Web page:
(2) '"all interventions in 'space' formation should stop" would seem to disallow the adaptation of rational engineering systems, even when possible and appropriate', is not what implied. I said 'all AUTHORITARIAN interventions in 'space' formation should stop. Examples of undesired authority: egocentric architects, vicious self-interested stingy clients and developers, and policy officials who cannot see beyond the system.' I guess one needs to define 'intervention' in a negative connotation for the above meaning to be clearer. However, rational engineering and their systems in themselves are positive intervention unless proven to be otherwise even if they are efficient; for example, carpet bombs intervening a space of a private residence.

What you said about the 'the intent of the community which ultimately will prevail and I think this should be reflected in our design choices' is right under one condition only: that the communities of users and designers are fully aware of the knowledge of their culture and society in relation to space not surface appearances.

I am not clear on this statement: 'I don't want to see the "Islamic" identity tied to any one nation or place, other than Mecca, Medina and Jerusalem.' I guess Islamic and regional identity in the context of the above has been fully discussed, but that does not mean another fresh try can yield satisfying results. I shall welcome a revived invitation from anyone wishes to start it as a new topic.

I believe that you and those in this forum have good intentions operating within a world we can shape, the more we are aware of the whole relations to the parts, the capable we are to relate the parts in such a way that affects the whole positively with all truthfulness.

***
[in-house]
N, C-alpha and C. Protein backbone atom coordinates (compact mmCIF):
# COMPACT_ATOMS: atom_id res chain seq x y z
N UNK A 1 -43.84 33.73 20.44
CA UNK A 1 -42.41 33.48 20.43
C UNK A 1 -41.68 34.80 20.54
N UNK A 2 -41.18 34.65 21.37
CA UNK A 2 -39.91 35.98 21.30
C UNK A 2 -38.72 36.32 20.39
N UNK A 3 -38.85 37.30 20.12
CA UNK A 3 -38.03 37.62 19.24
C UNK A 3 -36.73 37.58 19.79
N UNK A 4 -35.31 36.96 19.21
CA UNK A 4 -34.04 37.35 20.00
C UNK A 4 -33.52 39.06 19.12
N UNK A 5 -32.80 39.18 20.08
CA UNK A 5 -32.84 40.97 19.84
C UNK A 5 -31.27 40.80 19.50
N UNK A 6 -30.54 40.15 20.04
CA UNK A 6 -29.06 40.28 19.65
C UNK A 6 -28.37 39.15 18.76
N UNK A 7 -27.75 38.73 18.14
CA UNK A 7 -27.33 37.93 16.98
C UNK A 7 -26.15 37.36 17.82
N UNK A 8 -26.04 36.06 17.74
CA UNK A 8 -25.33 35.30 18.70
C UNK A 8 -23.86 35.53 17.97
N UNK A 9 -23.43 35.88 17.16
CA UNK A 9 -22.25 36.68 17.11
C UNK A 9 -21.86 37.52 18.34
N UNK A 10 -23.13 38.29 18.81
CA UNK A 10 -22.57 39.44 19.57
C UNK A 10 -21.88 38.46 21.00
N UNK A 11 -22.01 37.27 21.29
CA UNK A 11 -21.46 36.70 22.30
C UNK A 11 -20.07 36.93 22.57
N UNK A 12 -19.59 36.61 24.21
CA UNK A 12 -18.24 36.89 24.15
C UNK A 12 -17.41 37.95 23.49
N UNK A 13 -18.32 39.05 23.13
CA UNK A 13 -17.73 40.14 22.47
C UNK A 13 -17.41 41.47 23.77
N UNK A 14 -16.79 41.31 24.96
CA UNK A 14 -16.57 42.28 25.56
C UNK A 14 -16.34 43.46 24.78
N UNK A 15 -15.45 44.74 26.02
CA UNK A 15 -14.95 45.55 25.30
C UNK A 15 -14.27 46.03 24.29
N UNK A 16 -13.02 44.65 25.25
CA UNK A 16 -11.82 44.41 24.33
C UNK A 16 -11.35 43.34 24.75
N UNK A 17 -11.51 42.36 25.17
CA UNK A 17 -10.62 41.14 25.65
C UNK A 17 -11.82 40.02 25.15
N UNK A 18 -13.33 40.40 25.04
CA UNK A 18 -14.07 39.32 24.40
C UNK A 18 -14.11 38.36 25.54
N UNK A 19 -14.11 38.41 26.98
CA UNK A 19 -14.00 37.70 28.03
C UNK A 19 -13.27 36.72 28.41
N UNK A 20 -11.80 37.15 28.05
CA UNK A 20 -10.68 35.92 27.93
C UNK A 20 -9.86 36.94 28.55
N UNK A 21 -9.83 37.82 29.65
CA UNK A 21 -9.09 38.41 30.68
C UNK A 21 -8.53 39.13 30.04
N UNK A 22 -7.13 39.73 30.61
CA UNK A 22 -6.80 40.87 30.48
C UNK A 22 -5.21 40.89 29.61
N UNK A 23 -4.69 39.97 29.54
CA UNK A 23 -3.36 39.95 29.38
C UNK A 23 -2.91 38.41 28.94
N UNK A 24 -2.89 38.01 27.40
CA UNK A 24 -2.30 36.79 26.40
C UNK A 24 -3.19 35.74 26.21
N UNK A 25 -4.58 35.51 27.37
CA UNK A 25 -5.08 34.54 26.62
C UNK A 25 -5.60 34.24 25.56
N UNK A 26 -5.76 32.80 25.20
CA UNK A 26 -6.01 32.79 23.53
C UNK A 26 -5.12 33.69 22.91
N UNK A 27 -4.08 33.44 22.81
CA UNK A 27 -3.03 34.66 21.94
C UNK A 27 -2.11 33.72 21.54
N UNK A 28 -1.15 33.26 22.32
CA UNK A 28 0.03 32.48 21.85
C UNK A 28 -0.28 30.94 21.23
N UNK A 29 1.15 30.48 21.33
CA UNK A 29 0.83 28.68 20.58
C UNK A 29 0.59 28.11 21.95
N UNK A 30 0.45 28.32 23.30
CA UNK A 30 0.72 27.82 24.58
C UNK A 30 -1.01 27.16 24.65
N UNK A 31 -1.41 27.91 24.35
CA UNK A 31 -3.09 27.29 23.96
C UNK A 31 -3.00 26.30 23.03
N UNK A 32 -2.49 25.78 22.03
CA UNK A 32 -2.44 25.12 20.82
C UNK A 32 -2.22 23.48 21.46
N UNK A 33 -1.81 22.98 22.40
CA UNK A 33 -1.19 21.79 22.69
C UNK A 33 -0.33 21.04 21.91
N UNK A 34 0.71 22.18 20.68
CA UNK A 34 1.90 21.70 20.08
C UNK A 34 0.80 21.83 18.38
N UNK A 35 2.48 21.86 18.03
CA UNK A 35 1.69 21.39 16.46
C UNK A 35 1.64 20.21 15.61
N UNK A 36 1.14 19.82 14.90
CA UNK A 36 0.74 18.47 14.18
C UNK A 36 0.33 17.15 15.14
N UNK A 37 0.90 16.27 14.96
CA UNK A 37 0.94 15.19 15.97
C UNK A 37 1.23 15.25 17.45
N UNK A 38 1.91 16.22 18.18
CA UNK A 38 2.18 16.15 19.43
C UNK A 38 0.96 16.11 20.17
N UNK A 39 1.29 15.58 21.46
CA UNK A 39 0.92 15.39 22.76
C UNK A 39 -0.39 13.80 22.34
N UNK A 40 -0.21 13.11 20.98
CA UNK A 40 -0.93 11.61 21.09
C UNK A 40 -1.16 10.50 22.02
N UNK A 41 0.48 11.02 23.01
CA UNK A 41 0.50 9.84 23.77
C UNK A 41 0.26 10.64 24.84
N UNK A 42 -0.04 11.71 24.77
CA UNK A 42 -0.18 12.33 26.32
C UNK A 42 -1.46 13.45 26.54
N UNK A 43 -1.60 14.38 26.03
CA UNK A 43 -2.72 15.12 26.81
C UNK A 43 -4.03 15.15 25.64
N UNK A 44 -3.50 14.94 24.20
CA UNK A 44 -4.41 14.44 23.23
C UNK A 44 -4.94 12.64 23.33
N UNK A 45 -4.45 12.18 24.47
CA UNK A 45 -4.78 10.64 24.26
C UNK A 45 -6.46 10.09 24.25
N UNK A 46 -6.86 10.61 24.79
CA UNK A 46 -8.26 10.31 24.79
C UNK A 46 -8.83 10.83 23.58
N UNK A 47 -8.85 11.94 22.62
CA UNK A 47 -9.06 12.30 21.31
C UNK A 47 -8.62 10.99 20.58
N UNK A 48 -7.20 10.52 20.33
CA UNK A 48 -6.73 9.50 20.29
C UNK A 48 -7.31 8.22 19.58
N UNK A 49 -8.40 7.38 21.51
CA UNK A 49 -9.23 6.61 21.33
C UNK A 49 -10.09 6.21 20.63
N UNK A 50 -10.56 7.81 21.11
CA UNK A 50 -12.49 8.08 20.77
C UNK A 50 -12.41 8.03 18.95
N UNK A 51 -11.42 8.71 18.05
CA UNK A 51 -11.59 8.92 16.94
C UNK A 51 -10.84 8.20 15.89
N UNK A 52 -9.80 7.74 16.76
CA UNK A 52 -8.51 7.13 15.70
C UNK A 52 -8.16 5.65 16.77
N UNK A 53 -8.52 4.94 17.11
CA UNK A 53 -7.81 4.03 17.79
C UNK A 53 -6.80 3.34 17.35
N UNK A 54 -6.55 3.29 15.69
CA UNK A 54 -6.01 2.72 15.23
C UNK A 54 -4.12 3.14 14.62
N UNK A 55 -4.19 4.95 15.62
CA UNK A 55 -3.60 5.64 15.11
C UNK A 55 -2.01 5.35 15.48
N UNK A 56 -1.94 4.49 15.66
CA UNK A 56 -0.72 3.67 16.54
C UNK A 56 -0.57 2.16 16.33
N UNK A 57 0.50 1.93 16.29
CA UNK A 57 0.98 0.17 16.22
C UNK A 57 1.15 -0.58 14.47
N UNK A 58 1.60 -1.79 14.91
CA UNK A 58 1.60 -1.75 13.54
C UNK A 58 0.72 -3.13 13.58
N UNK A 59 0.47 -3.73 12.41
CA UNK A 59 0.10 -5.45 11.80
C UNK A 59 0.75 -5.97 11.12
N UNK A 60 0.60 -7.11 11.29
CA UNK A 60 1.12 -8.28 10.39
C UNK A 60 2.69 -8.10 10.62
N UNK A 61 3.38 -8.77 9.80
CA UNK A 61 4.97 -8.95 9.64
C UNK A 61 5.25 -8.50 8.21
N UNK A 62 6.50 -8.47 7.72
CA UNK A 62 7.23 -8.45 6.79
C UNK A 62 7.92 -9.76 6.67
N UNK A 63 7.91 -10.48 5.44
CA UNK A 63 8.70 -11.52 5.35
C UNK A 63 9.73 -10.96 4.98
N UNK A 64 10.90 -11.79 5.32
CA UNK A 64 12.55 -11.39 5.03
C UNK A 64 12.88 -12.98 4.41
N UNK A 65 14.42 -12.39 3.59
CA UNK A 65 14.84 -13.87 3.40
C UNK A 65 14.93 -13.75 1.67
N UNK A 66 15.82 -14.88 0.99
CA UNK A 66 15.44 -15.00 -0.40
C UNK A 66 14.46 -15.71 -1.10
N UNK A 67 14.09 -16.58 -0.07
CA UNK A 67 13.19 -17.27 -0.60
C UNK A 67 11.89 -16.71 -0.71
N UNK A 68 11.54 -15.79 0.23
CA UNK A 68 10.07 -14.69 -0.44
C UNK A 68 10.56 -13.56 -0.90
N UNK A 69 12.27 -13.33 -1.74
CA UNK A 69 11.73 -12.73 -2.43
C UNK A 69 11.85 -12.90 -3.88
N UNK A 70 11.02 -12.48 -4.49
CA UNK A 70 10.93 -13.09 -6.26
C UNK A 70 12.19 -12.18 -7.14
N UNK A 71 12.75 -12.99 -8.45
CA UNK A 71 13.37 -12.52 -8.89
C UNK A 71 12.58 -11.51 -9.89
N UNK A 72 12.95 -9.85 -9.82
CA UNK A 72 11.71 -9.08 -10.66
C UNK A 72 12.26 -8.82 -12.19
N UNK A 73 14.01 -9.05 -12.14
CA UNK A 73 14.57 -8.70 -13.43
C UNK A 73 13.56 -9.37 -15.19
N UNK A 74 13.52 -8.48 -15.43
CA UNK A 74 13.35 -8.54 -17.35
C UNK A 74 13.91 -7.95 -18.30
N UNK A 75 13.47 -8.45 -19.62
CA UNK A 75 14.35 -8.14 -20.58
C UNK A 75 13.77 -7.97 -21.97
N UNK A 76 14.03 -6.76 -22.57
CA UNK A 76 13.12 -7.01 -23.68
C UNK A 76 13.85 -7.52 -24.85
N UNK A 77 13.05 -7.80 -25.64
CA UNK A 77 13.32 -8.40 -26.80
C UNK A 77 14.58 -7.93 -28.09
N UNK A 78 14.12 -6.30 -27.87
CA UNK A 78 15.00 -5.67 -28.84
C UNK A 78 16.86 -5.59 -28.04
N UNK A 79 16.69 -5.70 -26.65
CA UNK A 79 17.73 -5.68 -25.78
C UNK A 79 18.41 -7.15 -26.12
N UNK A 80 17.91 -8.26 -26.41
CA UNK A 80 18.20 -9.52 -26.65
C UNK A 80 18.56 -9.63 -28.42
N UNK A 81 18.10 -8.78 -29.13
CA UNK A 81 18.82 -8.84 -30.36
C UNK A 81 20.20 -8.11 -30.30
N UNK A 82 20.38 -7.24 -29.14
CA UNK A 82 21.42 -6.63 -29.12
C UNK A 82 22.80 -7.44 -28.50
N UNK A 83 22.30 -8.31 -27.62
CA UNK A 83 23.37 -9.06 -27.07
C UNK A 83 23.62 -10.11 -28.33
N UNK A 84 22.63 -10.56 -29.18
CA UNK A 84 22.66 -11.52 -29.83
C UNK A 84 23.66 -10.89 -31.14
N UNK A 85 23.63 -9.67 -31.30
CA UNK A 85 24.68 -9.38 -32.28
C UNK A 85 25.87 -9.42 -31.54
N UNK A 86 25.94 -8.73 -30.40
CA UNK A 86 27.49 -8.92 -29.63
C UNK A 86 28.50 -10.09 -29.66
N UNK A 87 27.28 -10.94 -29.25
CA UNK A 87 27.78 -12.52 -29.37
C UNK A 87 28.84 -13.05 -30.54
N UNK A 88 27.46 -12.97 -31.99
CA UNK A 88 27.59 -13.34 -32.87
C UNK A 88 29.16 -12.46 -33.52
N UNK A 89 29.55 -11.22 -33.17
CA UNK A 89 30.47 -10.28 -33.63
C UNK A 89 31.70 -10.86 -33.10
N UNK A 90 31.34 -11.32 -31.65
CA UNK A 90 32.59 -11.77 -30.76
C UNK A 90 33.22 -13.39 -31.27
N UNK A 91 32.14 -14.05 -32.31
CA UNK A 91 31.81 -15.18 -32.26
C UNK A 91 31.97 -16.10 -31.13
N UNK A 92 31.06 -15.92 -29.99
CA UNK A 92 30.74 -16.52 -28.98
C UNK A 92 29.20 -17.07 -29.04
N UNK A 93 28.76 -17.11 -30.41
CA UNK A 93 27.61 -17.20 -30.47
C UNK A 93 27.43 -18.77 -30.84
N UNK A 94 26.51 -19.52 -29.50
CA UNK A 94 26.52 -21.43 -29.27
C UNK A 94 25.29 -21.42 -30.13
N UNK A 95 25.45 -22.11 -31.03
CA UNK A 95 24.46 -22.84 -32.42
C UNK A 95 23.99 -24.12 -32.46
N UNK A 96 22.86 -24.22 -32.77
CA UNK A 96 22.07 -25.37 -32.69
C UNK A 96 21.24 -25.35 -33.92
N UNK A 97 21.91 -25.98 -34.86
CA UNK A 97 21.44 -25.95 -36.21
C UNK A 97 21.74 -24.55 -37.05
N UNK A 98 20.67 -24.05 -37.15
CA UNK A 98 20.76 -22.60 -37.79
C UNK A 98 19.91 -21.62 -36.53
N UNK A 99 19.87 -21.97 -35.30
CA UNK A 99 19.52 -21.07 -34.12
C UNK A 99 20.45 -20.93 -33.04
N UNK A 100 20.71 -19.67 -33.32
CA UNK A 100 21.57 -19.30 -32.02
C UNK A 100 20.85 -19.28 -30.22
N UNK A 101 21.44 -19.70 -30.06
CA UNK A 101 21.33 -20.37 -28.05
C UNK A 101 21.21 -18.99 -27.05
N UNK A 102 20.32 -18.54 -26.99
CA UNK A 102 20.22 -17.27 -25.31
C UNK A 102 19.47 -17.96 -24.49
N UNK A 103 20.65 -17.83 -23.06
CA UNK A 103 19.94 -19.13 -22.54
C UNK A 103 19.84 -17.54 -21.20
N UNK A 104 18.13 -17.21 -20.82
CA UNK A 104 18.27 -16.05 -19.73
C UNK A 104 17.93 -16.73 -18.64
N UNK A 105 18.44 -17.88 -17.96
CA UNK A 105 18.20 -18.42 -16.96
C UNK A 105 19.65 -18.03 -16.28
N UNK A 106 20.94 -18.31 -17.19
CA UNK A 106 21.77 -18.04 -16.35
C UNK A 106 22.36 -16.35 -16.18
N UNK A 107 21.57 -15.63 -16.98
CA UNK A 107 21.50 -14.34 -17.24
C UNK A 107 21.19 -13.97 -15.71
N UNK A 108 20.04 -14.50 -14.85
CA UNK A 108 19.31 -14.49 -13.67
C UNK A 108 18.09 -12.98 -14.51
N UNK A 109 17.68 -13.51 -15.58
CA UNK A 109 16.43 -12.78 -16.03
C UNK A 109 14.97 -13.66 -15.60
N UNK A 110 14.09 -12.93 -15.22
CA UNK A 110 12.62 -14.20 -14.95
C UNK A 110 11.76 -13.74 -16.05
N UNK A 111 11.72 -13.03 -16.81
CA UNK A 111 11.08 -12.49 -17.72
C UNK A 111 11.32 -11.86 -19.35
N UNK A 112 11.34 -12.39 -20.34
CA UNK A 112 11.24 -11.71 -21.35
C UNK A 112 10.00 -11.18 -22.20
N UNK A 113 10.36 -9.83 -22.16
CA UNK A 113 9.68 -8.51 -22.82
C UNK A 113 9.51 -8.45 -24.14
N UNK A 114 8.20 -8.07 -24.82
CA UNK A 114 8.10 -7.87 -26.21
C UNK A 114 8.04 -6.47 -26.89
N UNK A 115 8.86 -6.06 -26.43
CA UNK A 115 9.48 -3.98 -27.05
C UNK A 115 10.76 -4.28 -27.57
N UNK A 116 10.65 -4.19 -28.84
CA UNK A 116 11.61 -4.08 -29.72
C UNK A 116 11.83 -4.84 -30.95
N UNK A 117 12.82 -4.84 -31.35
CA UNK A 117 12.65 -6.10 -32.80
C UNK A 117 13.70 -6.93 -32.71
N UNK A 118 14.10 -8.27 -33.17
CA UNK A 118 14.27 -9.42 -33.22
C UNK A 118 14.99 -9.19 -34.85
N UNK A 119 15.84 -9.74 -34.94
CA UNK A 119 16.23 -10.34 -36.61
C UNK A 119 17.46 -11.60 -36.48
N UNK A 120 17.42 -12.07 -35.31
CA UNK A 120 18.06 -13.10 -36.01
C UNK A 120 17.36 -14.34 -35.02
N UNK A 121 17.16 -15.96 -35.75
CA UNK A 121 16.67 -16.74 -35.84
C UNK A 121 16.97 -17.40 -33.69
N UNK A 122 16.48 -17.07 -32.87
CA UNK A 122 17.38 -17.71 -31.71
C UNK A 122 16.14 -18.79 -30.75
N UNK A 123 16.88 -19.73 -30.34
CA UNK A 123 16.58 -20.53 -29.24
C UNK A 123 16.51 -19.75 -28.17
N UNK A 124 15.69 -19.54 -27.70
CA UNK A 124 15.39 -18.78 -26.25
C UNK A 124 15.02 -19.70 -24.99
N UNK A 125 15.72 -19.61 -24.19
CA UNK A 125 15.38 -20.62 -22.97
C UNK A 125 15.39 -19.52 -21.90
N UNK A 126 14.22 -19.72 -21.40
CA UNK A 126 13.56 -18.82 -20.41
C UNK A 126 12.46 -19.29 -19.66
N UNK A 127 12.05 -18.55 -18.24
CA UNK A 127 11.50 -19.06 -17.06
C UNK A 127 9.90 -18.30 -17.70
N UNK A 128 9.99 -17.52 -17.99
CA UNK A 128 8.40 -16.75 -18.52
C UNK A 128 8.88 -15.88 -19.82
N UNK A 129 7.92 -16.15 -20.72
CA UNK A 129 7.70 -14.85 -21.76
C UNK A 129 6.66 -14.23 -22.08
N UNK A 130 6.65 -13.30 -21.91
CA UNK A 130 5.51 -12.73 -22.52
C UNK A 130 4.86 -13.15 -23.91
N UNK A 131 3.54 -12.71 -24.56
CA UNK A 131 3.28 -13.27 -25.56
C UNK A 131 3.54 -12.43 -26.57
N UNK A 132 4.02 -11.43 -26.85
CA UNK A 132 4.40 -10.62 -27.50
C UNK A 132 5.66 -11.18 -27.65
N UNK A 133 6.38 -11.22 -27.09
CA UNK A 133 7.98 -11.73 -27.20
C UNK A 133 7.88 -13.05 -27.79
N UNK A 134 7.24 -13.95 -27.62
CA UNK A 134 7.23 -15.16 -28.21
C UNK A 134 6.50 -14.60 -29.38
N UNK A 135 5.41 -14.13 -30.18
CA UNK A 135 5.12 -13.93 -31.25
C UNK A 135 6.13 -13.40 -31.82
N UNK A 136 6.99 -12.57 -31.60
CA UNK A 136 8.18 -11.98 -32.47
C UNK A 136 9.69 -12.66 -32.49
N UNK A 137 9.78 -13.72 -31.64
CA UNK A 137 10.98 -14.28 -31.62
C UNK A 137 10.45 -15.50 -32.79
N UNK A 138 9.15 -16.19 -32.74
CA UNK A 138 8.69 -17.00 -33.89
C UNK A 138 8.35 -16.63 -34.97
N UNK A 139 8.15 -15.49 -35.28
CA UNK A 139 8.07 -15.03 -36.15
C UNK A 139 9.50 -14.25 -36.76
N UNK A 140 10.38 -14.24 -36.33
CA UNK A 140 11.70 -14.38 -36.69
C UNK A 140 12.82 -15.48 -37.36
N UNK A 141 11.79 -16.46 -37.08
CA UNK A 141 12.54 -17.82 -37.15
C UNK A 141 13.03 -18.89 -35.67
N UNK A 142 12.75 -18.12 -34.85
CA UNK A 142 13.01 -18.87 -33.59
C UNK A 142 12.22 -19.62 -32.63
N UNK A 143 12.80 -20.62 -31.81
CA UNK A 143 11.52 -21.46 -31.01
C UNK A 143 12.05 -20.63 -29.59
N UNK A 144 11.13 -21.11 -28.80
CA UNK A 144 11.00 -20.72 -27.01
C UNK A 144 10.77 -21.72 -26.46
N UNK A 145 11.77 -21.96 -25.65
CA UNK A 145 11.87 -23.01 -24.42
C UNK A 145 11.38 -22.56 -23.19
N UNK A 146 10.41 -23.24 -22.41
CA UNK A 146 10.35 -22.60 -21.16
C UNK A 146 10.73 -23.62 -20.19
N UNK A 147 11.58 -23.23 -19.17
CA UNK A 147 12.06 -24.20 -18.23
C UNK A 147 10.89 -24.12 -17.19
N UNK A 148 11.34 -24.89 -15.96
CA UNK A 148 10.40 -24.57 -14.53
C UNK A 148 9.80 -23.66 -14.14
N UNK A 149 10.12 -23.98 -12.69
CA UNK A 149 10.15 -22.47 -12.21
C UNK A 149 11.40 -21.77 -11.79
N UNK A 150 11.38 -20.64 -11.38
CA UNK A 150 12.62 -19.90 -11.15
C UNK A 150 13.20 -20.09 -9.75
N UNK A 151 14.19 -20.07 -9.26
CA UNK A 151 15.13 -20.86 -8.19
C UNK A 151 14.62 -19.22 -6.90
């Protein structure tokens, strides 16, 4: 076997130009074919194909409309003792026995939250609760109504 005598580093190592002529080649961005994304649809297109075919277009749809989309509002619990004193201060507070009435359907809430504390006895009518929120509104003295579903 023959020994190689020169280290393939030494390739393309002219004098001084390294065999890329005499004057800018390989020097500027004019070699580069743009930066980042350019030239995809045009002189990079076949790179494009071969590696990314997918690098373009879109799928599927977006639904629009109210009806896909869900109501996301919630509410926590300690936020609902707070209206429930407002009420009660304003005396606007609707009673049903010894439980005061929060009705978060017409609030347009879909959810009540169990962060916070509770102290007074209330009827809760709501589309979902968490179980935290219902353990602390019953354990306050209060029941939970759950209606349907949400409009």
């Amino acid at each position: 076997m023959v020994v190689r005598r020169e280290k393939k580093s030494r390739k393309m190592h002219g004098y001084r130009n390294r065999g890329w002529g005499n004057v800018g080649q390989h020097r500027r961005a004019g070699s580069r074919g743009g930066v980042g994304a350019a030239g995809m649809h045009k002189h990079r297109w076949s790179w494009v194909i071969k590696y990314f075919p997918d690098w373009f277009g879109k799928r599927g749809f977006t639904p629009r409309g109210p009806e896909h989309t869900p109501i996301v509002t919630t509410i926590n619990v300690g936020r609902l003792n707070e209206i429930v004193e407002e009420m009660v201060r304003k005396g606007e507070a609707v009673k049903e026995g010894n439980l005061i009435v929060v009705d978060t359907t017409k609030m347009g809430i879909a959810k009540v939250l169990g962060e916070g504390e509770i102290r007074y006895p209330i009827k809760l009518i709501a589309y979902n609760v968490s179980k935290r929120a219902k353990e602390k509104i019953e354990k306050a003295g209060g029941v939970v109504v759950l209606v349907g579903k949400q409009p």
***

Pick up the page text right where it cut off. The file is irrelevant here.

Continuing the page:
Ziad Aazam
Architecture against terrorism
i ve taken peace centre as my thesis topic for the purpose of promoting peace in india.. going to propose it in delhi..it is the place where mahatma gandhi was assasinated..the man who sacrificed with all he had for his country, who reshaped the lives of many, who changed the path of the world, who inspired -and still will inspire- mankind till the end of the world was dead
Gandhi's death was regarded as an international crisis. His place in humanity was measured not in terms of the 20th century, but in terms of history. And although Mohandas Gandhi was no more, the Great Soul was eternal forever.
i will ve a
research centre for conflict studies..
a musuem of tolerence
a cultural centre to bring all cultures together
a meditation centre to achieve personal peace of mind..
pl comment:)
Kshitija Aradhya
Architecture against terrorism
How does one define "Terrorism"?

Terrorism by its very nature is designed to inflict as much negative emotion (pain and the fear of pain) as possible through surprise shock. But too much terrorism eventually becomes banal as people become desensitised.